Bud Selig AP

MLB issued subpoenas to Fed-Ex, AT&T and T-Mobile as part of Biogenesis investigation


Here’s the latest development as MLB continues its investigation into players suspected of acquiring performance-enhancing drugs from Anthony Bosch and Biogenesis.

According to Ronald Blum of the Associated Press, MLB’s lawyers issued subpoenas to Federal Express, AT&T Mobility and T-Mobile USA in an attempt to gather records for their investigation.

The subpoenas were issued May 23, according to a case file in Florida’s Circuit Court for Miami-Dade County, where MLB sued Biogenesis of America, anti-aging clinic head Anthony Bosch and five others in March.

MLB asked Federal Express to turn over shipment records for Biogenesis, Bosch, the other defendants and a long list of individuals who appeared to be affiliated with Bosch.

MLB asked the phone companies for call records, texts and subscriber info for the phones of Juan Carlos Nunez, an associate of outfielder Melky Cabrera who was banned from big league clubhouses last year, and Porter Fischer, who was affiliated with the now-closed anti-aging clinic.

In addition, a subpoena was issued for Biogenesis and related entities in March, seeking records involving major leaguers and 70 banned substances. No players were mentioned by name.

It’s unclear how MLB was granted this power, but the AP story states that there’s nothing in the files to indicate that the companies planned to challenge the subpoenas. In fact, a spokesman for FedEx said that the company “complies with all valid subpoenas,” but declined any further comment. Meanwhile, a spokesman for AT&T said he was looking into the matter and spokeswoman for T-Mobile hasn’t responded to inquiries for comment.

Bosch has reportedly agreed to cooperate with MLB’s investigation, but since potential suspensions will likely result in a contentious appeals process from the players’ union, records from Fed-Ex, AT&T and T-Mobile could provide valuable evidence to add to his credibility.

Ken Griffey Jr. will be on the cover of MLB The Show 17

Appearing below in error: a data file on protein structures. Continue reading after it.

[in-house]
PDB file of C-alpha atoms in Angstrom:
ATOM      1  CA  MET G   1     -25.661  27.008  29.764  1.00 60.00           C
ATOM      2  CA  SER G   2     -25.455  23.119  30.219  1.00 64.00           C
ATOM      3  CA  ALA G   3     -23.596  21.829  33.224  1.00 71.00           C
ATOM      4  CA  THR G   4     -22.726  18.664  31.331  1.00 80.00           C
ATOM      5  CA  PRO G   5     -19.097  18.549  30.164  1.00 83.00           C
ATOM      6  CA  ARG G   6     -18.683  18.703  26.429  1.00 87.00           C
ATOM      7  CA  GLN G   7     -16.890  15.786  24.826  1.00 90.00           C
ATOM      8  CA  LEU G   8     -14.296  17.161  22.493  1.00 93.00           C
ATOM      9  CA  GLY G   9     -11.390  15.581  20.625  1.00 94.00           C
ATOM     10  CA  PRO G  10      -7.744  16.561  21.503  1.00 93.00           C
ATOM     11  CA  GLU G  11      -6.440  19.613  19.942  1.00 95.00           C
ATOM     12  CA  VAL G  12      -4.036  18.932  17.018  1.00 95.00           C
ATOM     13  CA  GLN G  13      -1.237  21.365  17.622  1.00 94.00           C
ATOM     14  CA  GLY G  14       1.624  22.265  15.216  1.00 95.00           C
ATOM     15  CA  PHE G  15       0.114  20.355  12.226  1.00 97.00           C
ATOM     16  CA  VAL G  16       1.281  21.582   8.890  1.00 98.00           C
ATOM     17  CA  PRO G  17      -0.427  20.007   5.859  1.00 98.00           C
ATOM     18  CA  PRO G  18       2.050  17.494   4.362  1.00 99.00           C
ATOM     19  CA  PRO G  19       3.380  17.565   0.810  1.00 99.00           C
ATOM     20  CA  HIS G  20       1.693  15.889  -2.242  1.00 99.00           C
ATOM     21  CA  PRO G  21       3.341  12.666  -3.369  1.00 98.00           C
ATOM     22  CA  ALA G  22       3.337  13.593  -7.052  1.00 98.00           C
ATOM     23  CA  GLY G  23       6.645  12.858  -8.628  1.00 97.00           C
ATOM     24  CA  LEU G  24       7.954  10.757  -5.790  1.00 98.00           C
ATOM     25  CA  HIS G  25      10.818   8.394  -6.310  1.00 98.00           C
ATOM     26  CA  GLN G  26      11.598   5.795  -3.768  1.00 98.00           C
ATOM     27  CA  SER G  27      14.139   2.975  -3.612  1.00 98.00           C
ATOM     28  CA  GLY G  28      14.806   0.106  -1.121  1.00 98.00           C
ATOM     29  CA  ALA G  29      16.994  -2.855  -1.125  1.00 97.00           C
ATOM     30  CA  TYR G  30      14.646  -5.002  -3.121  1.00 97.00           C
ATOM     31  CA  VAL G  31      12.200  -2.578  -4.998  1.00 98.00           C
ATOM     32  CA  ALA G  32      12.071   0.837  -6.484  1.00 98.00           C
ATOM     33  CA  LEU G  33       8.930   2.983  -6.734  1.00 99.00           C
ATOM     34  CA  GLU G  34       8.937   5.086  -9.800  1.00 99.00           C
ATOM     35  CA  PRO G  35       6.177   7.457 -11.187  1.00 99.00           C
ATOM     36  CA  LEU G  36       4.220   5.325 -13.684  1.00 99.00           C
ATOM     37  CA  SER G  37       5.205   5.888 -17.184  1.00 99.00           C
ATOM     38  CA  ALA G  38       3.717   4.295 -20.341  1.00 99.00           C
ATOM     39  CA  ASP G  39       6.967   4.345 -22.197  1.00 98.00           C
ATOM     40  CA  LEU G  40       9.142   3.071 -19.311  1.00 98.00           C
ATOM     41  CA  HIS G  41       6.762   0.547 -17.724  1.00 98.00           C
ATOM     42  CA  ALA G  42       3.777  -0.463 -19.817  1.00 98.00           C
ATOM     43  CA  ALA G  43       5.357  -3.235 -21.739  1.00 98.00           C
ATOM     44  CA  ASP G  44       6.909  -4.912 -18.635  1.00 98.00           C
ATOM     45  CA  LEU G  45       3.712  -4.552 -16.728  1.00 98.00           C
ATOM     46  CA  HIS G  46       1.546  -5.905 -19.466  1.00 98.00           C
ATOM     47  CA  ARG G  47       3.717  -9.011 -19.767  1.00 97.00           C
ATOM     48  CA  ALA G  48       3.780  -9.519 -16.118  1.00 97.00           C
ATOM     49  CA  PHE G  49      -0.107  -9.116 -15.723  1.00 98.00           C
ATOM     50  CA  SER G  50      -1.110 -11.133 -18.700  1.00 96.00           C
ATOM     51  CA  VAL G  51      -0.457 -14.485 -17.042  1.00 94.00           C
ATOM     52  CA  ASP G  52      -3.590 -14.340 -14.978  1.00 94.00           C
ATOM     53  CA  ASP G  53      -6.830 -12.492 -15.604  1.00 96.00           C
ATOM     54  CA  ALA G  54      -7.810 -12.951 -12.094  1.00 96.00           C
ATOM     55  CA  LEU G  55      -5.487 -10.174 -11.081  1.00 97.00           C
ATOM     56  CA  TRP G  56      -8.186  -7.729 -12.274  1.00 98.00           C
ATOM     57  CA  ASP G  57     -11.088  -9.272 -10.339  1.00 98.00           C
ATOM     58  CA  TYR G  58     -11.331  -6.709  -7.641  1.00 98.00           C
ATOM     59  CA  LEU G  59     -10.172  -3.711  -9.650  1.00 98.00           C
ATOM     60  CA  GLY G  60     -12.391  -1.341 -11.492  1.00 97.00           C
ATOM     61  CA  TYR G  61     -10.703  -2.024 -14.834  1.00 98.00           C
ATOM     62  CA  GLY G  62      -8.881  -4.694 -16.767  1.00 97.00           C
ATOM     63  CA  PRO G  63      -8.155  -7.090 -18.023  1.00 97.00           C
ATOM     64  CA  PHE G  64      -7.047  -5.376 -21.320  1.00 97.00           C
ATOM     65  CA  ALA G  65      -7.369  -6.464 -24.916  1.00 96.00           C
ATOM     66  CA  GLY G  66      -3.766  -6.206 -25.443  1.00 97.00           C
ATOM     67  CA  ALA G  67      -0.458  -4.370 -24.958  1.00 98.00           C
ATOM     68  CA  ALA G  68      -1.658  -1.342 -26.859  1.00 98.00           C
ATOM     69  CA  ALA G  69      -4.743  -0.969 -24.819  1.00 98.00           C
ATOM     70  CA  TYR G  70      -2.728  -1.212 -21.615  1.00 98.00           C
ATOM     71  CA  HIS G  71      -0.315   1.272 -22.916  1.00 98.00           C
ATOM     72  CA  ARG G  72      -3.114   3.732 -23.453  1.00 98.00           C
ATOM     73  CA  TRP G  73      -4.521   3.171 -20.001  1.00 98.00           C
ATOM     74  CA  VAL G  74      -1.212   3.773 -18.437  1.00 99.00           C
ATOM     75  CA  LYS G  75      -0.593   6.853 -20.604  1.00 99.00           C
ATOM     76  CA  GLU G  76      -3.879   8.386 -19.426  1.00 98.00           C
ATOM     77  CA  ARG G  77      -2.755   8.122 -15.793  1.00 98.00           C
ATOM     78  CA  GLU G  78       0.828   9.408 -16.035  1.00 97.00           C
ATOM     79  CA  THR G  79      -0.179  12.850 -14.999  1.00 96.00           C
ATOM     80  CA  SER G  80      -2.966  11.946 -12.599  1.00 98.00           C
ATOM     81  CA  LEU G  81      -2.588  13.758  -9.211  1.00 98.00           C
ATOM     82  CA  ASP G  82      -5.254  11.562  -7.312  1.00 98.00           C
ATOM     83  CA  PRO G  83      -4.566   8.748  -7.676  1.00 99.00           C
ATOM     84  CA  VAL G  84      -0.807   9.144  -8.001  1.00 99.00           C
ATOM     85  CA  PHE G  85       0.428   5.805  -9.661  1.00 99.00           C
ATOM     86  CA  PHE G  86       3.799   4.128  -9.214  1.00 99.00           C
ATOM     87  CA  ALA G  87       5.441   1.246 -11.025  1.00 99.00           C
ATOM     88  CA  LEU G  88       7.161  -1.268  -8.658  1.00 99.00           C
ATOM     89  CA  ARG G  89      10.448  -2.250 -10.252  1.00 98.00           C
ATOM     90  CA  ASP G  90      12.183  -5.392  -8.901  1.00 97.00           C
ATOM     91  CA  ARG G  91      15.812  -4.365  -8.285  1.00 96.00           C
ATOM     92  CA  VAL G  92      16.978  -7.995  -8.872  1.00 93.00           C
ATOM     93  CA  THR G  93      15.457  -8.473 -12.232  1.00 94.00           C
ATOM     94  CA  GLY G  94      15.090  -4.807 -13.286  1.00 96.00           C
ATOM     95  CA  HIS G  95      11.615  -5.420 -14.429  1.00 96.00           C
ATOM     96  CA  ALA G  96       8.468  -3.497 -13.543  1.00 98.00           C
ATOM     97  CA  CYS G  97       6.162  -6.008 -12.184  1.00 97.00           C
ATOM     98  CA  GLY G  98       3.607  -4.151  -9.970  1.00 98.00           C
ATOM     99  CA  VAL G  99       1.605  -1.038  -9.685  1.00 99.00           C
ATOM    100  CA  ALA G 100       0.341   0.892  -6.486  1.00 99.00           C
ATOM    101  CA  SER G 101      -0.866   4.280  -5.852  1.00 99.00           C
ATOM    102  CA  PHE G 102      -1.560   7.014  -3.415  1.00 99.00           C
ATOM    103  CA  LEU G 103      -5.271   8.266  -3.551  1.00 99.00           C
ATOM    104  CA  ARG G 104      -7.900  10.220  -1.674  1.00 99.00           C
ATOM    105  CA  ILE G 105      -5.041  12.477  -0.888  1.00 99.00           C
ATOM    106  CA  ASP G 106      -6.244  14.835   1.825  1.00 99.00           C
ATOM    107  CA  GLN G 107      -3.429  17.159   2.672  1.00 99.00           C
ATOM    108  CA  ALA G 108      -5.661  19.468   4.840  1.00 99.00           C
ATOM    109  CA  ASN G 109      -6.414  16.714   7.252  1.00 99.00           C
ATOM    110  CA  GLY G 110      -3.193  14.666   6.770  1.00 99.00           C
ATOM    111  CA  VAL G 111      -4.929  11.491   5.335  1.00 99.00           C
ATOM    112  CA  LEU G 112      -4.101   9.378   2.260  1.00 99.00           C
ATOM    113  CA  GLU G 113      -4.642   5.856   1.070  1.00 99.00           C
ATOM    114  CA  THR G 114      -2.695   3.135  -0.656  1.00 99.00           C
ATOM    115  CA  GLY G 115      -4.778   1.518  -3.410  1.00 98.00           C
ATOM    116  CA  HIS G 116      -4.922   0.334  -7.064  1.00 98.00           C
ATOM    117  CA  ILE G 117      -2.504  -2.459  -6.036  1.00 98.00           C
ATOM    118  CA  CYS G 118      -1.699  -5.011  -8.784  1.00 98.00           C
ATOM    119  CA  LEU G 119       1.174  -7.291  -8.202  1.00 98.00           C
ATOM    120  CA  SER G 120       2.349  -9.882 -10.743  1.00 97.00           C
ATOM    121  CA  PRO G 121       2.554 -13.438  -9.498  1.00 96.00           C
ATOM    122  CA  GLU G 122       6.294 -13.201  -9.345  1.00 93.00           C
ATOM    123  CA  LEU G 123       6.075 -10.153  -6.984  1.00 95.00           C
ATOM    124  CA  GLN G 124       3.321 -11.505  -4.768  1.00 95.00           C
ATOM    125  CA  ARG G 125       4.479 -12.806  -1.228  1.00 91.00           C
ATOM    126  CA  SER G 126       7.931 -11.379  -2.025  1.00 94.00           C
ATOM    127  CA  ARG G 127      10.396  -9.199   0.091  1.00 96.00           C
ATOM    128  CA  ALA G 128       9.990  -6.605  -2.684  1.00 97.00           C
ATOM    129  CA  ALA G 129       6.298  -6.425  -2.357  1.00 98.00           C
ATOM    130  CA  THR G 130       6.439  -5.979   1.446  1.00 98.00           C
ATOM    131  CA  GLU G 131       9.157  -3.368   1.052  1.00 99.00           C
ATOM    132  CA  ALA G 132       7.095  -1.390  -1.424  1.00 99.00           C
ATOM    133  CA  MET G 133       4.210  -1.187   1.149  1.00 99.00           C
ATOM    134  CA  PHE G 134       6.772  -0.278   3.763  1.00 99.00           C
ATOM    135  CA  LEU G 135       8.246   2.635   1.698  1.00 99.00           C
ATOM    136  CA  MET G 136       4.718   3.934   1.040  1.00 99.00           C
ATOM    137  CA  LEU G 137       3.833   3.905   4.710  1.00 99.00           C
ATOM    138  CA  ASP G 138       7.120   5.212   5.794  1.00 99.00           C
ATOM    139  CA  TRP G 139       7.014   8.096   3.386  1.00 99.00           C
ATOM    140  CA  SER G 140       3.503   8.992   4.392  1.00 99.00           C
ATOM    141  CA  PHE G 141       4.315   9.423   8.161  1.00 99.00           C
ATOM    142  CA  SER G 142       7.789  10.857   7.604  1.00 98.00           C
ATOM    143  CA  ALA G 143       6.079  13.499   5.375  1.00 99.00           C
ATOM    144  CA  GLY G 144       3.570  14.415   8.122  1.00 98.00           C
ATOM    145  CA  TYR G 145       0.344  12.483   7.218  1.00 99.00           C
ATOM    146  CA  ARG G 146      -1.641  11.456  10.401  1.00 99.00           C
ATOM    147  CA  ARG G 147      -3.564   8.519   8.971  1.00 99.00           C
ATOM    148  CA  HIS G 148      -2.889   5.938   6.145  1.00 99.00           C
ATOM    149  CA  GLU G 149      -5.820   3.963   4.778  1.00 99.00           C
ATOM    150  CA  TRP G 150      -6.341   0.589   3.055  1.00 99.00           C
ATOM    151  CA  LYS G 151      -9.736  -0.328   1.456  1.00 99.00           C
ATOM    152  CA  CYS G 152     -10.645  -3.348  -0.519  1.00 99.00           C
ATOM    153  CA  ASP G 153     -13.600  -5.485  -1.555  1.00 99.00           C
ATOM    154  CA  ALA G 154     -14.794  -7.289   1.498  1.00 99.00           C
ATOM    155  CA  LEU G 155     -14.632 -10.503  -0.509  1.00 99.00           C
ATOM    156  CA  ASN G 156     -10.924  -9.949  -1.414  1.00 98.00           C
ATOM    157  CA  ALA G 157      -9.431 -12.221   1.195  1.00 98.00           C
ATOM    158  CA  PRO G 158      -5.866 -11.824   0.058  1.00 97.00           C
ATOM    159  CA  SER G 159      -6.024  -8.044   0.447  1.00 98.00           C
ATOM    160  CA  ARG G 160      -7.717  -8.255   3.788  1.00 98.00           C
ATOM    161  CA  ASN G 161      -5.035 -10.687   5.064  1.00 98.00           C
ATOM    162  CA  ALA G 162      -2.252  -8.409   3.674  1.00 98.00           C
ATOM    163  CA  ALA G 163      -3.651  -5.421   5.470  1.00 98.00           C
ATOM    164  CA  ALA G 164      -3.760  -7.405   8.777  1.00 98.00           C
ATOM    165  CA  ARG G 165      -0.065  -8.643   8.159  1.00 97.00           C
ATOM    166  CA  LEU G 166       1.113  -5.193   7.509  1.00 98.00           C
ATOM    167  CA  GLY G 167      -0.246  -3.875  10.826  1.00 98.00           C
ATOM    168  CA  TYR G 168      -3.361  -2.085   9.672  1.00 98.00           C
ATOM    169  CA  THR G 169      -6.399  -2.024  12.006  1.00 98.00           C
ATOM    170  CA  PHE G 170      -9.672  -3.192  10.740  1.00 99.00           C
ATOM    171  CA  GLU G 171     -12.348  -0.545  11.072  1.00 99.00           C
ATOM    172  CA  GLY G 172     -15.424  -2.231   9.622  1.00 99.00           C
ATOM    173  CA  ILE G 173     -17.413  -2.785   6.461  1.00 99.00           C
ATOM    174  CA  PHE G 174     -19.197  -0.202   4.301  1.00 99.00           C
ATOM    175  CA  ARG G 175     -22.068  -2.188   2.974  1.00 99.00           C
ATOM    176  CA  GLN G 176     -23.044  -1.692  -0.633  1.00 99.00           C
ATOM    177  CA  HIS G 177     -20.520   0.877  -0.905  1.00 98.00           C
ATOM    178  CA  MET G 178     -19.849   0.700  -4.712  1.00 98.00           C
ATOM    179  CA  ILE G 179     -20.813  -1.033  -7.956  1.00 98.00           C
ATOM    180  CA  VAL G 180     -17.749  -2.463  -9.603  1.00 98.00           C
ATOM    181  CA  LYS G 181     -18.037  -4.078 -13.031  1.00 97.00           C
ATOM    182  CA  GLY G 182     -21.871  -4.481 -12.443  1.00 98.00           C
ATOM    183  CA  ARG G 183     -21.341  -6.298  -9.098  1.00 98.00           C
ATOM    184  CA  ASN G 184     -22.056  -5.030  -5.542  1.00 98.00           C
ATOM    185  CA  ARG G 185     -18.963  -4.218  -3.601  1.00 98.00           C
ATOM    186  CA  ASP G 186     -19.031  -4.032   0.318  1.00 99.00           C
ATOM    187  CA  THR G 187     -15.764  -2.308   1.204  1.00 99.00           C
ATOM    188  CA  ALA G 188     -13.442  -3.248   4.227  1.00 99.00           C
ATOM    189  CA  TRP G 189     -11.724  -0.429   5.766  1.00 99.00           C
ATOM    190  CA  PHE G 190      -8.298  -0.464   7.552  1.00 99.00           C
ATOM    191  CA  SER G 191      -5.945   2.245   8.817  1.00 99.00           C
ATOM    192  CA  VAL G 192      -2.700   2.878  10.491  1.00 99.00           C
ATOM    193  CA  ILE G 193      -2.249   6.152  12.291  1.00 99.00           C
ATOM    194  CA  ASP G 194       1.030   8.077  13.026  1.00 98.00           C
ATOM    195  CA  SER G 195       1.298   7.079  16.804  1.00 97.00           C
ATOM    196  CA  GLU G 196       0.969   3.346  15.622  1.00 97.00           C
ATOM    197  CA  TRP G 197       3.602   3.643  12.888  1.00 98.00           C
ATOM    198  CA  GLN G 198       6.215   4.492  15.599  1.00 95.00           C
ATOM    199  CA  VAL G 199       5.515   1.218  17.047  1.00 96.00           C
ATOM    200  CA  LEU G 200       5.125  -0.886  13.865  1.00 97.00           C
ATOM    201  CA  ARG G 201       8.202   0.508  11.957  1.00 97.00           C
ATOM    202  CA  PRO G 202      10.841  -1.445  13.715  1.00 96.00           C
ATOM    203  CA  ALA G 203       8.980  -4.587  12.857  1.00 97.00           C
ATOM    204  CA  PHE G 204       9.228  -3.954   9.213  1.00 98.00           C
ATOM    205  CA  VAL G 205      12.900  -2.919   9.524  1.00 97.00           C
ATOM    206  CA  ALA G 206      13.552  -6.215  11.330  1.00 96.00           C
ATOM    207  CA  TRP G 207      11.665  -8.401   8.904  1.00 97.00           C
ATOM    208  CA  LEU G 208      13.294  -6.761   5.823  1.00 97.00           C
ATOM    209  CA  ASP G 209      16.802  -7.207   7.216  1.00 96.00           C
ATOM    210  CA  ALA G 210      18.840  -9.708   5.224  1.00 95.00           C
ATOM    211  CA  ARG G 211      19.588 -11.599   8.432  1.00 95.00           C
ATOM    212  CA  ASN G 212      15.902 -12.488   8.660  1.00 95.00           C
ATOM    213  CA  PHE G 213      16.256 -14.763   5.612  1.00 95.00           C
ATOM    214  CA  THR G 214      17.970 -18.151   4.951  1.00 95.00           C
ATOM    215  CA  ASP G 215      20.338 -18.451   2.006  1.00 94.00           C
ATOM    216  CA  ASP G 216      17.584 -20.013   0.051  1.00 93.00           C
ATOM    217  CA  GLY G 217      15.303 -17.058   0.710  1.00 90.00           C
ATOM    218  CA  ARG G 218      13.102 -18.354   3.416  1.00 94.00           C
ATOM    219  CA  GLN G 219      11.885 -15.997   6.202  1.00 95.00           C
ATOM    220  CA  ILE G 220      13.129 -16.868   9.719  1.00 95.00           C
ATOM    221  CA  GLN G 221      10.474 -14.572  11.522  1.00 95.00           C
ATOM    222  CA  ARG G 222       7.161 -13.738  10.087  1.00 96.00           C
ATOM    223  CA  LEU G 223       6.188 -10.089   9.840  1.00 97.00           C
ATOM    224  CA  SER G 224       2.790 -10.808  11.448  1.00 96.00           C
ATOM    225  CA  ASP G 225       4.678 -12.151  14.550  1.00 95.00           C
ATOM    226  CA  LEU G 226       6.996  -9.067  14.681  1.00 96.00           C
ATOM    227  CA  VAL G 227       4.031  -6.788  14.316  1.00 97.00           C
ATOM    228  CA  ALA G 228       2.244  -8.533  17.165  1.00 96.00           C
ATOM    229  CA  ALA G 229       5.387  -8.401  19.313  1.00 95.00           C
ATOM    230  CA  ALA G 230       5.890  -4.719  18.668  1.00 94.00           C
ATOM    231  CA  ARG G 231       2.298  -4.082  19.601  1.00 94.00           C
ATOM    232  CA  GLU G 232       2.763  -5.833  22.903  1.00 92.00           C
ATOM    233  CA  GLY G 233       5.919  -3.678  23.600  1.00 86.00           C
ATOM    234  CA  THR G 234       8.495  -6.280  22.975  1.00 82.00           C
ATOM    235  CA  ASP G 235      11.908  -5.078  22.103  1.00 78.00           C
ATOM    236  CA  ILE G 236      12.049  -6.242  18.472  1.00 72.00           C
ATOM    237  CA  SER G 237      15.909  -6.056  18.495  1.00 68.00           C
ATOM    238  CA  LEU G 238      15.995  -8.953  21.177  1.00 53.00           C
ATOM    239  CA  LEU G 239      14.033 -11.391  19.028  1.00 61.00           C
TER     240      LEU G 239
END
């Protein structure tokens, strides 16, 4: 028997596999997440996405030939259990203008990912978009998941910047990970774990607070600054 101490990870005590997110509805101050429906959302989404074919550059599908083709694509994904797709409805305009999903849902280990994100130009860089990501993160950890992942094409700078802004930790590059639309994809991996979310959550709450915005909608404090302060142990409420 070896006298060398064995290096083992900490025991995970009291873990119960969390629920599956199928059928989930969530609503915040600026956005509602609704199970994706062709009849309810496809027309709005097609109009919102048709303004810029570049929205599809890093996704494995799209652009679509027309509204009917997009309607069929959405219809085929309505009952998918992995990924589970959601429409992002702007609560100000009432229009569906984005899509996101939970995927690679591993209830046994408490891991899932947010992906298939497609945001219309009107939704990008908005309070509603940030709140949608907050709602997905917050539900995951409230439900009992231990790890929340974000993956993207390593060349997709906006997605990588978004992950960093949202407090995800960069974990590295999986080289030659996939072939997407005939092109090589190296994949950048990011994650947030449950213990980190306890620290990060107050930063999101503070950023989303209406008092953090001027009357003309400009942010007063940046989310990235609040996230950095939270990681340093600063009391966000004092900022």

SEATTLE - APRIL 18:  Ken Griffey Jr. #24 of the Seattle Mariners bats against the Detroit Tigers at Safeco Field on April 18, 2010 in Seattle, Washington. (Photo by Otto Greule Jr/Getty Images)
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Sony San Diego announced on Thursday that Hall of Famer Ken Griffey Jr. will grace the cover of its next baseball video game, MLB The Show 17. The game is scheduled to be released on March 28, 2017 for the PS4.

Considering that the baseball and video game fans with disposable income are the people who grew up watching Griffey play, the decision comes as no surprise. It’s just shocking that this hadn’t been done before. The Show has featured current stars on its cover including Josh Donaldson, Yasiel Puig, Miguel Cabrera, and Andrew McCutchen, but this will be the first time a retired player will be featured on the cover.

Griffey, of course, is no stranger to video game covers. He was the inspiration for Ken Griffey Jr. Presents Major League Baseball (Super Nintendo), Ken Griffey Jr.’s Winning Run (Super Nintendo), Major League Baseball Featuring Ken Griffey Jr (Nintendo 64), and Ken Griffey Jr.’s Slugfest (Nintendo 64, Game Boy Color).

Griffey, 46, was inducted into the National Baseball Hall of Fame this past July along with Mike Piazza.

Curt Schilling is already getting clobbered by Elizabeth Warren in the 2018 senate race

NEW YORK, NY - APRIL 27:  Former ESPN Analyst Curt Schilling talks about his ESPN dismissal and politics during SiriusXM's Breitbart News Patriot Forum hosted by Stephen K. Bannon and co-host Alex Marlow at the SiriusXM Studio on April 27, 2016 in New York, New York.  (Photo by Cindy Ord/Getty Images for SiriusXM)

I realize it’s early. I realize that we have one big election coming up in less than two weeks and that 2018 may as well be 2218 as far as the election is concerned. But it’s probably worth mentioning that, at the moment, Curt Schilling isn’t doing too well in the Massachusetts Senate race.

To be fair, he hasn’t officially declared himself a candidate yet. He said he has to get the OK from his wife first. But as a famous Massachusetts resident, it’s not like he needs to spend a lot of time working on the stuff just-declared candidates do. He’s got name recognition bleeding out of his socks. Which makes this somewhat sobering:

It’s been many, many years since I worked on a political campaign, but I feel qualified to give Schilling some advice: more memes. Post as many political memes on Facebook as Twitter as you can. It doesn’t even matter if they’re true as long as they feel true to you. Right now the important thing is to mobilize the base.

Yep, fire everyone up. They’ll certainly flock to you then. Good luck, Curt.